You never forget your first visit, that’s for sure, 20 years ago, in 1997, I was still a student at the Antwerp Academy. I remember spectacular Florence and a fair overflowing with truly inspirational materials and colours.

Back then, not only could I never have imagined becoming the event’s Creative Director, I could not see any future for myself other than fashion designer.
After all this time, I can look back with great pride and renewed surprise upon my professional evolution. I can revel in the wonderful opportunity that is being able to make a contribution, each season, to an event that has always been, and is reconfirmed every six months as the industry’s most creative and high quality on a global level.


The first time I visited Pitti Filati I was studying for my degree in Fashion and Textile design in England. A trip had been organized with fellow students to visit various companies and fairs in France and Italy pertinent to our studies. Of course I already knew about Pitti Filati as the most important yarn fair world wide, so it was very exciting to be a visitor and immerge myself in all the wonderful yarns and colours that were on offer by such qualified yarn companies.  I always thought it would be an extremely rewarding job to work for the fair and have been fortunate enough to be working on the Research Area for the last 14 years which   means that I have the privilege of touching and seeing all the yarn types that are created following the trends that we propose, and  I then use them in the knitwear and swatches that are produced to illustrate our theme which gives fashion direction to the fairs’ visitors.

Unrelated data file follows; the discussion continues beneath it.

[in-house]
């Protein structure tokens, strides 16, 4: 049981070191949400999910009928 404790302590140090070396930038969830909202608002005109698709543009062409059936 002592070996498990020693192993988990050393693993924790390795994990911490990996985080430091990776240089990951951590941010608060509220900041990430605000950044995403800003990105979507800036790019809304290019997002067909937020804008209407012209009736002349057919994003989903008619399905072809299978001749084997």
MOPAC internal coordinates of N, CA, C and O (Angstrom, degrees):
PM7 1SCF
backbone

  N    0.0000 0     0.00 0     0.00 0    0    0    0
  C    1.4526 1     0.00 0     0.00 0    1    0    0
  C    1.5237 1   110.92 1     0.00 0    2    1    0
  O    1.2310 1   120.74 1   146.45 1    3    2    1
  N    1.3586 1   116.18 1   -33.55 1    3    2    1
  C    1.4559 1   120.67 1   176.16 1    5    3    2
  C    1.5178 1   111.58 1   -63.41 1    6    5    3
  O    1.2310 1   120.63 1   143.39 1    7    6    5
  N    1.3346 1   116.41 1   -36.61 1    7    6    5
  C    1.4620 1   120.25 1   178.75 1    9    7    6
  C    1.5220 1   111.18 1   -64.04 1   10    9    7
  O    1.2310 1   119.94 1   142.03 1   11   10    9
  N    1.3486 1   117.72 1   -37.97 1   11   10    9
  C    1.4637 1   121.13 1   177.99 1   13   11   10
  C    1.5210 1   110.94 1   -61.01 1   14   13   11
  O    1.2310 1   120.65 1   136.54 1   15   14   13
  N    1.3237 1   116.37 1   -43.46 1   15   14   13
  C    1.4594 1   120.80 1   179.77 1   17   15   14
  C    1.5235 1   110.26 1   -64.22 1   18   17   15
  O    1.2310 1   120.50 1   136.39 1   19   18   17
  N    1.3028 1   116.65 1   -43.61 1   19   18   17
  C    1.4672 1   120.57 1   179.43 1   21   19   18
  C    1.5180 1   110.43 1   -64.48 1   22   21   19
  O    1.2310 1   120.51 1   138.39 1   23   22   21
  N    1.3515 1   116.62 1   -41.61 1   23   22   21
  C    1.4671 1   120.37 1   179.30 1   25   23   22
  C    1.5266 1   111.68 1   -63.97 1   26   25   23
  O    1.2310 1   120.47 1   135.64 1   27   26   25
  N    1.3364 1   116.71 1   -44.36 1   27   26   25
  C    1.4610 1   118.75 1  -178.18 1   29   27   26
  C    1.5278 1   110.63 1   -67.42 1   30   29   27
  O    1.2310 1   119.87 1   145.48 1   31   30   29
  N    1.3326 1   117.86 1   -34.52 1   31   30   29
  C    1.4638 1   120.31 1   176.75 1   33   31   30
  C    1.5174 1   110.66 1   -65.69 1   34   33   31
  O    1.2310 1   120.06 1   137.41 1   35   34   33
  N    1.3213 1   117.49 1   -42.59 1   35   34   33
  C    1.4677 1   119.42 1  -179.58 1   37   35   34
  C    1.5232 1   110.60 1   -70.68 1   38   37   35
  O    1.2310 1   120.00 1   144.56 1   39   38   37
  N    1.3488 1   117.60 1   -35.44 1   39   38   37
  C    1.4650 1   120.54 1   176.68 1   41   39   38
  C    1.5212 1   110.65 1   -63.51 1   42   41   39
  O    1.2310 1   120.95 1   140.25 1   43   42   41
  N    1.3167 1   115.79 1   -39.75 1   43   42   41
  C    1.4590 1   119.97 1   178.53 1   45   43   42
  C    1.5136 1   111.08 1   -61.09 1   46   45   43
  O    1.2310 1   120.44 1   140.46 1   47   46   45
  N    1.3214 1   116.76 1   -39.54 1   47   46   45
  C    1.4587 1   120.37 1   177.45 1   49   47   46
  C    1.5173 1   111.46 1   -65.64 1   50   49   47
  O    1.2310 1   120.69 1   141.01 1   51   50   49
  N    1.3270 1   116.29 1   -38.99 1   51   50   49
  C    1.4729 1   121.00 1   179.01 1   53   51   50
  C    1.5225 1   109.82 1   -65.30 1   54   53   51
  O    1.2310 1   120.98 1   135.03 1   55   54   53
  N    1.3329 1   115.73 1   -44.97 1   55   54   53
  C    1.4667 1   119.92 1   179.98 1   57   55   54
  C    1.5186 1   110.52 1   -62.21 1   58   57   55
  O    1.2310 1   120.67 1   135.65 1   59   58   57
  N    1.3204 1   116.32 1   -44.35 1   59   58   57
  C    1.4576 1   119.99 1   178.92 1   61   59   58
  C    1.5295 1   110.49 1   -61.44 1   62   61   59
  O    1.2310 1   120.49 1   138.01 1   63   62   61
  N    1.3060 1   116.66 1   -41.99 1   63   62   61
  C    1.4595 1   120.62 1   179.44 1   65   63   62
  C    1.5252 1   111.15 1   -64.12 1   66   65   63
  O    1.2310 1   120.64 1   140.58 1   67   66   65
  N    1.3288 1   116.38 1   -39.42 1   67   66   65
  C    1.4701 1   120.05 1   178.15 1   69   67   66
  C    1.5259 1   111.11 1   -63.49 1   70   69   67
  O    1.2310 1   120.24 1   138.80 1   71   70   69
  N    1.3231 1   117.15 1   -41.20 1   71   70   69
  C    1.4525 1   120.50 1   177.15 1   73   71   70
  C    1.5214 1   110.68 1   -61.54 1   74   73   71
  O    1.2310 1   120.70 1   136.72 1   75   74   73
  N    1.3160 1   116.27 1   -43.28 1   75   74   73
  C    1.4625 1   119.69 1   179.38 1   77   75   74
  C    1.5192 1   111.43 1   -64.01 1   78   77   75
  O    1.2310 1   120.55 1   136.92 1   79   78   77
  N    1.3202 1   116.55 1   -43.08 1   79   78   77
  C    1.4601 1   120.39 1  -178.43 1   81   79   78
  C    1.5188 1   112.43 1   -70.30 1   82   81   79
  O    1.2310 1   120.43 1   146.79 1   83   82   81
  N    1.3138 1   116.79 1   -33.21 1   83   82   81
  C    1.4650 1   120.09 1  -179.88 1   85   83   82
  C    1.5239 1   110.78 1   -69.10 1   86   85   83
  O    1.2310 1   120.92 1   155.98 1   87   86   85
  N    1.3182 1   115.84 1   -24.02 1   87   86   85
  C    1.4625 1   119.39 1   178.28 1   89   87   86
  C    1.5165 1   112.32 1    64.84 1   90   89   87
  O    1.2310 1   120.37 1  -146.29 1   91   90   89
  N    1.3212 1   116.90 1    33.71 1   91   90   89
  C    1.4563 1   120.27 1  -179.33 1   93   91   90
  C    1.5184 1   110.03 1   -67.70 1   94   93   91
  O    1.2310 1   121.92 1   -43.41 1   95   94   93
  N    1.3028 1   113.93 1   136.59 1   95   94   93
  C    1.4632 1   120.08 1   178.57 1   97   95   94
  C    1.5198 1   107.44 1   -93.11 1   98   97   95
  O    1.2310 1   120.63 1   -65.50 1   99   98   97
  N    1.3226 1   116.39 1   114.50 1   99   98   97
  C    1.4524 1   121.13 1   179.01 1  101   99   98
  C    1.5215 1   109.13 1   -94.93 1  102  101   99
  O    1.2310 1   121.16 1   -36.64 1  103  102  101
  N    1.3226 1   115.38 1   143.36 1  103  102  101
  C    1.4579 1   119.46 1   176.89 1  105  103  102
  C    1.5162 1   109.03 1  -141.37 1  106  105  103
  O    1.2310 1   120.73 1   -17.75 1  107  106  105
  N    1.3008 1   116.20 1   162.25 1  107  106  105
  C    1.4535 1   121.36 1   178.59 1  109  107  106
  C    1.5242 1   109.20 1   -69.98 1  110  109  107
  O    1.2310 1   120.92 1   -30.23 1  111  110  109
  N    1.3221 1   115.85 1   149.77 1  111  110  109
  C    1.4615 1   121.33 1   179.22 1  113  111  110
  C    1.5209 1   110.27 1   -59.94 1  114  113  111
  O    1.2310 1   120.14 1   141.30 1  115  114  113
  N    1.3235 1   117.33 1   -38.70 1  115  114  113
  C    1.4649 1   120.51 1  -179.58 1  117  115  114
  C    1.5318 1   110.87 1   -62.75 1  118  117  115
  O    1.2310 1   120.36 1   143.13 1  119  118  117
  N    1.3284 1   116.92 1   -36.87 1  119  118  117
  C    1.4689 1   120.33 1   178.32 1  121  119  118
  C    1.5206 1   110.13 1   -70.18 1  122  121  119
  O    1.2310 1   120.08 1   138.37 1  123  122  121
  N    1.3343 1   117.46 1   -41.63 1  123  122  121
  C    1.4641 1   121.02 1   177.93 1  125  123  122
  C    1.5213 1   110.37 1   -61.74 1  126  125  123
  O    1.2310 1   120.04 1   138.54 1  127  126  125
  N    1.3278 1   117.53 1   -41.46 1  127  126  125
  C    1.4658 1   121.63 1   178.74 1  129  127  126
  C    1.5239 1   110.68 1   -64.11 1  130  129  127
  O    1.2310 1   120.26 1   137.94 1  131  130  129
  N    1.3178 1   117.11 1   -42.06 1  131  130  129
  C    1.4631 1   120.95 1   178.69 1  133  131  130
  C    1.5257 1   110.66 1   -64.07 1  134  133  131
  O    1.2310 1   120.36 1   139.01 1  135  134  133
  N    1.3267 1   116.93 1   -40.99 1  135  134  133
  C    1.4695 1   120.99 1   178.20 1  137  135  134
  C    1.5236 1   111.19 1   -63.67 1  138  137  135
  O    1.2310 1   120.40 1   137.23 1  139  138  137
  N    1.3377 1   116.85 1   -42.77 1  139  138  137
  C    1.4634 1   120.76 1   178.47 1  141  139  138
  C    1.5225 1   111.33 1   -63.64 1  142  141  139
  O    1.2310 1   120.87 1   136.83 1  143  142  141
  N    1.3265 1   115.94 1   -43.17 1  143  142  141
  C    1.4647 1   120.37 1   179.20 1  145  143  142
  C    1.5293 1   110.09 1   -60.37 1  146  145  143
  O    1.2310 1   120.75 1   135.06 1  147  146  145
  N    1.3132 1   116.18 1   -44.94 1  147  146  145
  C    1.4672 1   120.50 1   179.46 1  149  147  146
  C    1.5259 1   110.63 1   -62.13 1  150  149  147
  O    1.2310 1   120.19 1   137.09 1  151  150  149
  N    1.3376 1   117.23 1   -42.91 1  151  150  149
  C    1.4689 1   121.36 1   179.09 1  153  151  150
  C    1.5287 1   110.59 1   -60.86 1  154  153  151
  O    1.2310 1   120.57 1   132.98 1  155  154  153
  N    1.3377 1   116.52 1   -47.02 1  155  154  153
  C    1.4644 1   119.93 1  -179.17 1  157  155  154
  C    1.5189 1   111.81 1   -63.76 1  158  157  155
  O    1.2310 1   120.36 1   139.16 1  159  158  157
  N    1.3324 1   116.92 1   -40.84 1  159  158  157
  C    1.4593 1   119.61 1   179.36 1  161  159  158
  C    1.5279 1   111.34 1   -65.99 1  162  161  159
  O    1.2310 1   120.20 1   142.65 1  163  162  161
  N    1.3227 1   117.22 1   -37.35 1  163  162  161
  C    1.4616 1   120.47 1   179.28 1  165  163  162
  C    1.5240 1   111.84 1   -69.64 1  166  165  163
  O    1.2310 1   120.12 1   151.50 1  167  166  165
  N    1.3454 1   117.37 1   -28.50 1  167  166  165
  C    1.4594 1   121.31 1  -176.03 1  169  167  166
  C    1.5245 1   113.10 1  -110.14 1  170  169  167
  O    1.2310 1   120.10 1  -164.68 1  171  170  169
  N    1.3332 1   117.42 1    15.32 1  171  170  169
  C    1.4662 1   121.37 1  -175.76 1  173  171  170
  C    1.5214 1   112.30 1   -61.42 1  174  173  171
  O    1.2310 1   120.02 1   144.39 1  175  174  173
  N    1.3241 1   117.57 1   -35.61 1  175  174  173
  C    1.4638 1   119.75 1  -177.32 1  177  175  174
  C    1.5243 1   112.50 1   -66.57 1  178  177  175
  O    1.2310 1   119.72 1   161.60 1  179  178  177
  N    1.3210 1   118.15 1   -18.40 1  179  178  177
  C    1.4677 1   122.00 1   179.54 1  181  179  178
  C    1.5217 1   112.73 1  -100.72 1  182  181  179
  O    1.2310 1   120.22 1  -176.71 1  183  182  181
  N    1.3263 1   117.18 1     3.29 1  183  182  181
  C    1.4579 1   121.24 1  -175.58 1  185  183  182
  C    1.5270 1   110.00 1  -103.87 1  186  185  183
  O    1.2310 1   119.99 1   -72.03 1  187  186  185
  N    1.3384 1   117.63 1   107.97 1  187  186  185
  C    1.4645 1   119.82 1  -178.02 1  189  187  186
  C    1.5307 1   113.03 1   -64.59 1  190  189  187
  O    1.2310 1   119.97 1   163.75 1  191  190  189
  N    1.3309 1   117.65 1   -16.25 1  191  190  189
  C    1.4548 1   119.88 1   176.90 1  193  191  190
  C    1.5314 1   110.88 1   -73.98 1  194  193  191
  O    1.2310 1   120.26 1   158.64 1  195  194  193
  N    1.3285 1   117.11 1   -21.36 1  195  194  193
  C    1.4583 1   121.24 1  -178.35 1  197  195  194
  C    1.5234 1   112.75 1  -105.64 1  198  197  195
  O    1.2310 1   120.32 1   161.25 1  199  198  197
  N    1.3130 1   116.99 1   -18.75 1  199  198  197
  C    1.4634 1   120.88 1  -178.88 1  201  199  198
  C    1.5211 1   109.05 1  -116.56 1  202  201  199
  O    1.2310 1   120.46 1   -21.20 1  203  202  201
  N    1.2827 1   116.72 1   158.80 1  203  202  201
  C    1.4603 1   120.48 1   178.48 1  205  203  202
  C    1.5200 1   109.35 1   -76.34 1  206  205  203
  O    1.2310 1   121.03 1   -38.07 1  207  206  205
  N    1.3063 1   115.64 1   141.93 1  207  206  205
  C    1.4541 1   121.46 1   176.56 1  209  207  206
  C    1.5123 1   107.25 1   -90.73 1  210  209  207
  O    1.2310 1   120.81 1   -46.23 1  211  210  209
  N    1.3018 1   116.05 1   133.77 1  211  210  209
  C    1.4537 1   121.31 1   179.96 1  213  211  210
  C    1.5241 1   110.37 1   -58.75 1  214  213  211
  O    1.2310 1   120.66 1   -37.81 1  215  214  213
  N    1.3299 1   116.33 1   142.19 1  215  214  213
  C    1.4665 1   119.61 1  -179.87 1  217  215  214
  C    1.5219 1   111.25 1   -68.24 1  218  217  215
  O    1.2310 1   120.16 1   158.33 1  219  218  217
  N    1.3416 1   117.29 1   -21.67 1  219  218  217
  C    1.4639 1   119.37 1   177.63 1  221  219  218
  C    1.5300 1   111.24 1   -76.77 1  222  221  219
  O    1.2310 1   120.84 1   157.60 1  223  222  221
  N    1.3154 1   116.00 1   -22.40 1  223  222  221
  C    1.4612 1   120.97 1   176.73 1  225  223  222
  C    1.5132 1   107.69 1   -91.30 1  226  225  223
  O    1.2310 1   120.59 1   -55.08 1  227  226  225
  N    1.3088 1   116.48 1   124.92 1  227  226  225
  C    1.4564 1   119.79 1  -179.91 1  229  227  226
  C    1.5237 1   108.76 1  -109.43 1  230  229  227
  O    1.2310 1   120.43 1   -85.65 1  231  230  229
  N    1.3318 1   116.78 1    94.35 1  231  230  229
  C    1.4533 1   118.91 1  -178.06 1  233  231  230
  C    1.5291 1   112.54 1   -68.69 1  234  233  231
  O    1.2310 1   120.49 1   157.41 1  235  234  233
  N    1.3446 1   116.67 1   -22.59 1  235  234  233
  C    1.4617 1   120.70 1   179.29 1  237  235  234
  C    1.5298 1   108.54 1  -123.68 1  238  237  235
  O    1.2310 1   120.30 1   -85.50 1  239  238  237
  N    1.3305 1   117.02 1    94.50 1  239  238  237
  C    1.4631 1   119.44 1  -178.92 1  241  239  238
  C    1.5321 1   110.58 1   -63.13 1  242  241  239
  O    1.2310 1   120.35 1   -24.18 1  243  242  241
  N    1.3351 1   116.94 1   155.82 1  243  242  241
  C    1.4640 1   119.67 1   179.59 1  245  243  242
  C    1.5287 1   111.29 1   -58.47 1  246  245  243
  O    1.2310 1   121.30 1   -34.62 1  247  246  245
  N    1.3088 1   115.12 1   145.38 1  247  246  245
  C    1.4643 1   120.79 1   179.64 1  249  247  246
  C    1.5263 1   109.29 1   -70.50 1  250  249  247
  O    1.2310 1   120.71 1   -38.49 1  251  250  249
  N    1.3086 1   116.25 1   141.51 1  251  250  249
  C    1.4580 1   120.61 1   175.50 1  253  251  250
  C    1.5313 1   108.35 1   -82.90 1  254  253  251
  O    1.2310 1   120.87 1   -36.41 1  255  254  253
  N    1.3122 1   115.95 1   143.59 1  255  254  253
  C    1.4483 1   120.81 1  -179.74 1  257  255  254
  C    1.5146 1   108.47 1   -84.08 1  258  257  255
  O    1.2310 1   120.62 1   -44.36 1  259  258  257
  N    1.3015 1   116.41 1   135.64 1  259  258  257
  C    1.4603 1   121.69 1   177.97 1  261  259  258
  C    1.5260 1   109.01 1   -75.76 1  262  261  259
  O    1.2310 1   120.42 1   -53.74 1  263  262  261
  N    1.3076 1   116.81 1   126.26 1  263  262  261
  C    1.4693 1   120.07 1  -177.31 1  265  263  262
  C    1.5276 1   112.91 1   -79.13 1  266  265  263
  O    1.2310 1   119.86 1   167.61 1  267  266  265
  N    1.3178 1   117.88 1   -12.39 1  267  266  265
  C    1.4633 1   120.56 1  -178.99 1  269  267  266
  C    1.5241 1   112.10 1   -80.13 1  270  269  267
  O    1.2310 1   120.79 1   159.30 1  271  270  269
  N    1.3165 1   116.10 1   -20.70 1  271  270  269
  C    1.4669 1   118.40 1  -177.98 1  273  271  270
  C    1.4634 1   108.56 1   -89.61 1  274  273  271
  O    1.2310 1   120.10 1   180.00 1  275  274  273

From where did the need for this concept emerge, based on “man’s” needs?


We are living in a time of great imbalance, and increasingly we are asking ourselves how this is possible, given the technical and conceptual resources we have at our fingertips. Reflection and critical, active thinking cannot be limited to philosophers, writers, artists and intellectuals. There is a need for a new education that transposes the philosophy of the human being into something practical and concrete in great symbiosis with nature, natural cycles, time and evolutionary ages of individual development. It's called Anthroposophy. Rudolf Steiner was a charismatic figure of great concreteness who succeeded, between the late 1800s and the early 1900s, in establishing a very clear path for contemporary man, a global vision that embraced architecture, nutrition, wellbeing, health, art, pedagogy and movement.

Do we need more concreteness? More rules?


In reference to eurhythmy, Steiner said that true art requires precise rules, because it has a precise, even curative function. We need more rules, certainly, rules protect us and provide a tool for growth.

But we must know how to formulate them before we can enforce them – we need more knowledge and awareness, only in this way can we increase understanding and the demand for quality.